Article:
For some time now, I have been having some reservations about the effectiveness and value of the competency based form of assessment that my paymasters have asked that I use in my class of older English as a second language (ESL) learners.
For starters, I don’t think that I am that competent to give what is generally called an objective “competency standard.” A number of items in a portfolio, including can-do lists, which by themselves seem to put too much pressure on older learners, still leave me questioning myself: What is my standard of competence? And am I assessing my students against my standard of competence? And not what I think they can do? Is the notion of competency superseding everything else in class? The questions keep popping up. And the more they do, the less competent I feel. Continue reading →
Teaching grammar is a challenge. Making grammar fun is the real challenge, especially when deep questions about existence emerge during a lesson.
One of the things I do as an ESL instructor is to try to find a fun application for a grammatical point I am teaching. Recently, I came up with a great idea for teaching punctuation. After I finish teaching a class on punctuation, I ask the students to imagine that they are a punctuation mark and pick which one best defines them. I prompt them to say: “If I were a punctuation mark, I would be…” This exercise is not only fun (there are a lot of giggles when I introduce this), but helps reinforce the students’ knowledge of the role of punctuation and use of the conditional. Students say things like: “I would be a period because I like things to be clear and definite” or “I would be a question mark because I have a hard time just accepting things. I want to know why.” Although I could usually predict what punctuation mark a student would select, there were times when I was completely flummoxed. Usually, it was Continue reading →
I often get asked how I stay connected with the TESL community since I’m not always teaching. Blogging as a volunteer guest blogger for TESL Ontario is an avenue I chose to do just that. So, I thought I’d share what I love about blogging for TESL Ontario with you. Be warned, this may entice you to apply!
When I applied to become a TESL blogger, I was excited. When I got the call to be interviewed, I was nervous (but the good kind of nervous).And when I found out that I was selected to be one of the bloggers, I did a happy dance, (luckily all of you didn’t have to witness it…I digress).Continue reading →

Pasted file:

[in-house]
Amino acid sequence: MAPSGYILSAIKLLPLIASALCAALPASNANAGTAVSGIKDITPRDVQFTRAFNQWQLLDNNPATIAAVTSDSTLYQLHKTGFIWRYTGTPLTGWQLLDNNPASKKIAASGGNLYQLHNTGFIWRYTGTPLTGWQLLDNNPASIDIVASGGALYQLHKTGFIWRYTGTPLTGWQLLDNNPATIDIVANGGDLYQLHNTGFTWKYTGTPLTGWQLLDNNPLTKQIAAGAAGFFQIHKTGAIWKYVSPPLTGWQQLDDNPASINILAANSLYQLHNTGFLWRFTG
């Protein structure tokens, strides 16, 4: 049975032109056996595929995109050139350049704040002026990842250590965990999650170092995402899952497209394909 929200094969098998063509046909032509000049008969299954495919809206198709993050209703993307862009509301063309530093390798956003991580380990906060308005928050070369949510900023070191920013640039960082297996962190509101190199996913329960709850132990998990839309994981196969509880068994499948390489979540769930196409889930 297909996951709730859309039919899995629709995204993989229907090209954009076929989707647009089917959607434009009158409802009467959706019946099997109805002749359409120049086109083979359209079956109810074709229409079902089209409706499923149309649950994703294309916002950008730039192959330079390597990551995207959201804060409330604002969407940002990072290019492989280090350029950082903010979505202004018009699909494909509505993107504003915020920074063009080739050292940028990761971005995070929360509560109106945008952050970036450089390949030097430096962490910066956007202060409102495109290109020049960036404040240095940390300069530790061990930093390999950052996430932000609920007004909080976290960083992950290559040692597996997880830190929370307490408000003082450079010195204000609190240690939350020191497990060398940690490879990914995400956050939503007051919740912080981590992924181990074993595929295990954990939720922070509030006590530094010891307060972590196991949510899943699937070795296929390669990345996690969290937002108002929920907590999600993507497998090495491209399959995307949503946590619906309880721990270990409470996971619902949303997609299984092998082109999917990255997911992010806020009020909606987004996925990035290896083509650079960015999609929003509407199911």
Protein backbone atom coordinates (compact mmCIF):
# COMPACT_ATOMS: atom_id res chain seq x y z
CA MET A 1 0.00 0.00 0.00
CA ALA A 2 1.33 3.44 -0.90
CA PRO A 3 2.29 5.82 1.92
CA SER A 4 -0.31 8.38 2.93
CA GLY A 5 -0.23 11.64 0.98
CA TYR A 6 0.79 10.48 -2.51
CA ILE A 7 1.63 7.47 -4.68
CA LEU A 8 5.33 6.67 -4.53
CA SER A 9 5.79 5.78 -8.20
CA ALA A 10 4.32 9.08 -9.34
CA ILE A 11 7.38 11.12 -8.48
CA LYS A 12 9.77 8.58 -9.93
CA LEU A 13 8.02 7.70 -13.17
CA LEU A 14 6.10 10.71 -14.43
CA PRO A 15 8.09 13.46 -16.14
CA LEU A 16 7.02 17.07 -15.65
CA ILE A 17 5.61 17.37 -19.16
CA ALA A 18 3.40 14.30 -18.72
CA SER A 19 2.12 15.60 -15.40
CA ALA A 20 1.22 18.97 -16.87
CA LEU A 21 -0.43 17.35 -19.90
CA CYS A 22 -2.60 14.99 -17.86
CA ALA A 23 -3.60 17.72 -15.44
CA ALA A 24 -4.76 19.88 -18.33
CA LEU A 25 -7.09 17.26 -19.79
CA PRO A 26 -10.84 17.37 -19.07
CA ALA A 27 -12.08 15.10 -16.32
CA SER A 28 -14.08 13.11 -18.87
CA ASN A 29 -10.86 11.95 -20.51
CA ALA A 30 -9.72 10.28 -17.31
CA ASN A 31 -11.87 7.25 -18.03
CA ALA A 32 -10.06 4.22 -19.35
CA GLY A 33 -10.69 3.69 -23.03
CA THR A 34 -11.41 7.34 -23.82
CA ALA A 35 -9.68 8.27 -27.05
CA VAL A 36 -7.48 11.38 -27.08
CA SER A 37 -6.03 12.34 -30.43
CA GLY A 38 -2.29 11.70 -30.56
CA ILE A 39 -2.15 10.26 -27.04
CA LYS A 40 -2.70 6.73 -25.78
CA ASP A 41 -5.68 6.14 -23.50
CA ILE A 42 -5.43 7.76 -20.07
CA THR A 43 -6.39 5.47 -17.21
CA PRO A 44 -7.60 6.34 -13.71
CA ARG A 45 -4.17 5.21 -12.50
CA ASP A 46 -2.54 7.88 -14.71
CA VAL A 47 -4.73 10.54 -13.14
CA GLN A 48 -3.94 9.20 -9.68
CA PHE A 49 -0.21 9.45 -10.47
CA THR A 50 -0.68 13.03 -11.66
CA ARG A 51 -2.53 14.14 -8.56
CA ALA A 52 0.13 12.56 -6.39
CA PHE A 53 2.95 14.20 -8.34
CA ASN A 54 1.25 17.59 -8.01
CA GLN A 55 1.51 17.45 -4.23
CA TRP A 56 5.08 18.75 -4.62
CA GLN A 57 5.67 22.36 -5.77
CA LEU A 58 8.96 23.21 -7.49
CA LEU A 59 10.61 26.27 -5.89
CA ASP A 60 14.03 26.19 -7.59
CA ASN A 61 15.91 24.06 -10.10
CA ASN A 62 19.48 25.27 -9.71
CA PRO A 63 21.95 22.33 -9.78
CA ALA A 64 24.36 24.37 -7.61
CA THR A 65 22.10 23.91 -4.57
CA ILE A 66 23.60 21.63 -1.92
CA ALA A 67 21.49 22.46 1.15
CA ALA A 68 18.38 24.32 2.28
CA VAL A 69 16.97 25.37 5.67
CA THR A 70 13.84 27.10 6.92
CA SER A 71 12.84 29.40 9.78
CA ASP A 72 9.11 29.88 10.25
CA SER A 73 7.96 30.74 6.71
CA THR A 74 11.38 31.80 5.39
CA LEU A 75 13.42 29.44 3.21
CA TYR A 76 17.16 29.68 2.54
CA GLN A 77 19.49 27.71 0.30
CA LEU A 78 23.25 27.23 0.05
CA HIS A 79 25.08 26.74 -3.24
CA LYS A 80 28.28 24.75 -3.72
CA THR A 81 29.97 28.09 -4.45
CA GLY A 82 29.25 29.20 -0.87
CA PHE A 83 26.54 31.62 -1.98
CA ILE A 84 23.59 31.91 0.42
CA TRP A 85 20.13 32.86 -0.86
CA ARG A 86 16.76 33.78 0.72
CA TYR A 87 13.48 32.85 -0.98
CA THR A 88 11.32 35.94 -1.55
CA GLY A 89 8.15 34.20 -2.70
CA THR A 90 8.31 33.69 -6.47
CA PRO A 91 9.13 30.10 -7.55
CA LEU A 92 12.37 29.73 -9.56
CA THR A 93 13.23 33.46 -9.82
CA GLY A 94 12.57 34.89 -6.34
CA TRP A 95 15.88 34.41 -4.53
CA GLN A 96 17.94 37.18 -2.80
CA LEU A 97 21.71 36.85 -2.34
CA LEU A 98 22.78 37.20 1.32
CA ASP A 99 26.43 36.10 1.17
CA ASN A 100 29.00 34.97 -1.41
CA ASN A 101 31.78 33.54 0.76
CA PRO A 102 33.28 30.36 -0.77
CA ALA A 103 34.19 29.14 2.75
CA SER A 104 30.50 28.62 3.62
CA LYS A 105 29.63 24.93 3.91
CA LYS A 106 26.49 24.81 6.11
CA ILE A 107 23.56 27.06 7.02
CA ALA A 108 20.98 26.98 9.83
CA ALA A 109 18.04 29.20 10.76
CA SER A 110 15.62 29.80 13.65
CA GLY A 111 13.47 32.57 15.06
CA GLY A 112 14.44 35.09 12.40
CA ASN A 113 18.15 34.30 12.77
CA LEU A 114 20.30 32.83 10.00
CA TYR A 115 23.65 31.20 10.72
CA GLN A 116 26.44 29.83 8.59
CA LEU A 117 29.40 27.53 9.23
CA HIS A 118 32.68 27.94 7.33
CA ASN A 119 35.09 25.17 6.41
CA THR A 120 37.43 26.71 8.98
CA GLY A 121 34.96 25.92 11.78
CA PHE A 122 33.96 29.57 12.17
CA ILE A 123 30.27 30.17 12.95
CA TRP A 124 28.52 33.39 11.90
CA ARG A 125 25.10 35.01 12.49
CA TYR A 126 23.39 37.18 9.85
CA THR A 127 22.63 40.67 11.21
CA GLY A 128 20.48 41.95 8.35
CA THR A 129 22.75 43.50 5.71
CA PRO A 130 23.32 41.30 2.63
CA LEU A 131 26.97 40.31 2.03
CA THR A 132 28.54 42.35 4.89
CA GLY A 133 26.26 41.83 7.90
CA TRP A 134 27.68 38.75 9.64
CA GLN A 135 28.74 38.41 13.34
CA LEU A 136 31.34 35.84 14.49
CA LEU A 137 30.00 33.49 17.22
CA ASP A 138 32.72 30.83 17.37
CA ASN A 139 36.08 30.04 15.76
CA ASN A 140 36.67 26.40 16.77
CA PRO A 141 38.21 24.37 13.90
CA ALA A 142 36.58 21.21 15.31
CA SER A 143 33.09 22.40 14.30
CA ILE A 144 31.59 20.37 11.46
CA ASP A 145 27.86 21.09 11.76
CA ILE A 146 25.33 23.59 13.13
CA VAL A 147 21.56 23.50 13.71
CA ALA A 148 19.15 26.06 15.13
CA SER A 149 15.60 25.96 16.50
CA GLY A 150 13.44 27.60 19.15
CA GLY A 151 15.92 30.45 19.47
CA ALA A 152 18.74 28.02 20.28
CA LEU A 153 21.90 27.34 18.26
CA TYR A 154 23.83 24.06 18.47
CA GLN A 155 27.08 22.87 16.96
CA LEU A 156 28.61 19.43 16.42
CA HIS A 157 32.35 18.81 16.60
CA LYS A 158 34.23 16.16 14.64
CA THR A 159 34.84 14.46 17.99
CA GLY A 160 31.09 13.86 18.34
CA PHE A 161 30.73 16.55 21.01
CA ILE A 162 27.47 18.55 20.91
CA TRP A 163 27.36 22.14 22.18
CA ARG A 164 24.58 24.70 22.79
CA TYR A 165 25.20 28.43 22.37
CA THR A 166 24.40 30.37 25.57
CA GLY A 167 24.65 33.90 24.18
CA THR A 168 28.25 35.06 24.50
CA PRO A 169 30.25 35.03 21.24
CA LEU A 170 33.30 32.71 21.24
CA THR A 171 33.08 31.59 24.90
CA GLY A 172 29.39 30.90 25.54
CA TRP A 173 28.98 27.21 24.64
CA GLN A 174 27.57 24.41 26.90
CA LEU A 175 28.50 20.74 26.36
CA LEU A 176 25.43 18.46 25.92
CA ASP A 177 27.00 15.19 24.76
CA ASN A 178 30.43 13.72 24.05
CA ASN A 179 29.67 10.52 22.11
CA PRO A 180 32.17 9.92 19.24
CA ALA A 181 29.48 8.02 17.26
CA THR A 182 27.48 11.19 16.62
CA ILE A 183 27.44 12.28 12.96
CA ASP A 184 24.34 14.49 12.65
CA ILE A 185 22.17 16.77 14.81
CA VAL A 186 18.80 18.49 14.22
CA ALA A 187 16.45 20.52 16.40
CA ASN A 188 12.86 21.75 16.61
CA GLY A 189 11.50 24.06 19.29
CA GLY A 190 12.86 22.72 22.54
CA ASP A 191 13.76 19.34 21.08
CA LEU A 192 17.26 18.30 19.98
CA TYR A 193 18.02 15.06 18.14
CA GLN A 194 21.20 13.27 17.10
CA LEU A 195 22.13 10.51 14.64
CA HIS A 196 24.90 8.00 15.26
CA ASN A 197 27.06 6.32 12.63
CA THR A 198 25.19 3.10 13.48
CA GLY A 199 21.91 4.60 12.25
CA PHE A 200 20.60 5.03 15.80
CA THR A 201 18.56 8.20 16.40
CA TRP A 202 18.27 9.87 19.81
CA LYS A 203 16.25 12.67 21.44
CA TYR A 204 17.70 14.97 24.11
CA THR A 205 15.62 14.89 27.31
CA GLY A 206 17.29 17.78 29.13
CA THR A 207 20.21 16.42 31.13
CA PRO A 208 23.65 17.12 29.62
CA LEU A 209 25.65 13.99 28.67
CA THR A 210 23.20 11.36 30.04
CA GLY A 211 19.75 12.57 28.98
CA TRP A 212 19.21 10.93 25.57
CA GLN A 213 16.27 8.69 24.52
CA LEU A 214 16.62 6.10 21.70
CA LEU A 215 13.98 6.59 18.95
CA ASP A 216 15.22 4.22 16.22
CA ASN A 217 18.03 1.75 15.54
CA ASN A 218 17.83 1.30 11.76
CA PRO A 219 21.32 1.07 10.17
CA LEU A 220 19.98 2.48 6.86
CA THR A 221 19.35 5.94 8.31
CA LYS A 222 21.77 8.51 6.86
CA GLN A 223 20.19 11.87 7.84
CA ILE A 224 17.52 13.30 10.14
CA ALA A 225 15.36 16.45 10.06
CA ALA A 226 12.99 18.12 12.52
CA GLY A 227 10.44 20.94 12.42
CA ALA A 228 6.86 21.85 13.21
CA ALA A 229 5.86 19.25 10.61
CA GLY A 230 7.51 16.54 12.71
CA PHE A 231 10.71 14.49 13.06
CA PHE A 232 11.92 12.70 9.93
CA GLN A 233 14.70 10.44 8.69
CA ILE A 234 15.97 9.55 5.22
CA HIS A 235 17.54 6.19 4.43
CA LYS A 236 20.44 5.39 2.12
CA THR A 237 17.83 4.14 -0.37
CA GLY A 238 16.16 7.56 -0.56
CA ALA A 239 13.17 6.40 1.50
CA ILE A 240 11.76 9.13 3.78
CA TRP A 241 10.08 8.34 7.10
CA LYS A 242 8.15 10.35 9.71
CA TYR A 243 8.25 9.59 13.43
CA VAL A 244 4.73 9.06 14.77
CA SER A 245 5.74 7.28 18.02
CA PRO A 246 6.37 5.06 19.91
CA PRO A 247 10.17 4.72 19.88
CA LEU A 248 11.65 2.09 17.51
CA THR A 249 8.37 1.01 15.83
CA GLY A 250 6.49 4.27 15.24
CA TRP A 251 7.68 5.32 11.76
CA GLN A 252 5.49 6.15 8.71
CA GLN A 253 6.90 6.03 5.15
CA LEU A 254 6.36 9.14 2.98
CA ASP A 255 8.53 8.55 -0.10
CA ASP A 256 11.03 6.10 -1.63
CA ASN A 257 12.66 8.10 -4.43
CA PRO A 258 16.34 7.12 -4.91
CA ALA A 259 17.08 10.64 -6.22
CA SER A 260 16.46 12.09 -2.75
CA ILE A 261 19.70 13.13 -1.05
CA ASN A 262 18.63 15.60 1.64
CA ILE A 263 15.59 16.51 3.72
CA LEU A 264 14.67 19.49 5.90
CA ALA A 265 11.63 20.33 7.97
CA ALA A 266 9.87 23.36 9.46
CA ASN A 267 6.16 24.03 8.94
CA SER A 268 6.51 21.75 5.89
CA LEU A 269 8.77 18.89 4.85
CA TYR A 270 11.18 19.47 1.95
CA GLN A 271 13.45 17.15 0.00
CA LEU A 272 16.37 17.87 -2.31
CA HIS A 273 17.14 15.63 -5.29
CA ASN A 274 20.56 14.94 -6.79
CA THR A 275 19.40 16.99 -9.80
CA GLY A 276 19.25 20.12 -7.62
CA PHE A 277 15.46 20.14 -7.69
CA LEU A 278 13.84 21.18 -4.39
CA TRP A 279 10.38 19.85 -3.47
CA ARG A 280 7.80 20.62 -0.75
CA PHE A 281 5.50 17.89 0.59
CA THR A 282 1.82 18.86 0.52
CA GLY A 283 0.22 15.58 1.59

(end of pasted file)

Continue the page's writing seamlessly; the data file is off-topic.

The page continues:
My learners struggle to retain vocabulary. The problem arises when I review the key words a week later, and my learners are unable to recall meanings. Hence, I decided to test the value of using a series of reviewing techniques in language teaching in order to endorse the assumption that the more stir created, the more likelihood that favourable learning results occur amongst lower level learners.
In exploring and determining the validity of this taxonomy, I used one of my Friday sessions on a current week’s themed vocabulary: college and classroom. As a result of this, I hoped to generate value by helping my learners increase their retention rate. My other key aim was to promote accountability in learning, and make students aware of the benefits of revision techniques by empowering my learners during the process. Thus, I divided the session into 4 separate segments.
Review Key Vocabulary
The first segment was reviewing the key vocabulary individually for 5 mins. in preparation for the activity. I used Continue reading →
There is an ongoing investigation concerning best practices, benefits and challenges related to virtual teamwork. A panel discussion exposing virtual teamwork will take place at the Sheraton Centre Hotel located at 123 Queen Street West, Toronto, Ontario, Canada at precisely 1:00 p.m., Friday,November 13th, 2015. Participants will be given a writing instrument and asked to write questions on a piece of uncoated stock paper, with a vellum finish. They will then be instructed to slip the note into a Fedora, which may be a code name for something they are trying to “keep a lid on“. Discreetly do as they say.
Top agents from the TESL Ontario Blog Administration Team will be disclosing sensitive information. Who are they? What do they know? How do they do it, being geographically dispersed? What technology are they using to communicate? What makes this virtual team tick? And most importantly, how can you use this information to design your own virtual team? Continue reading →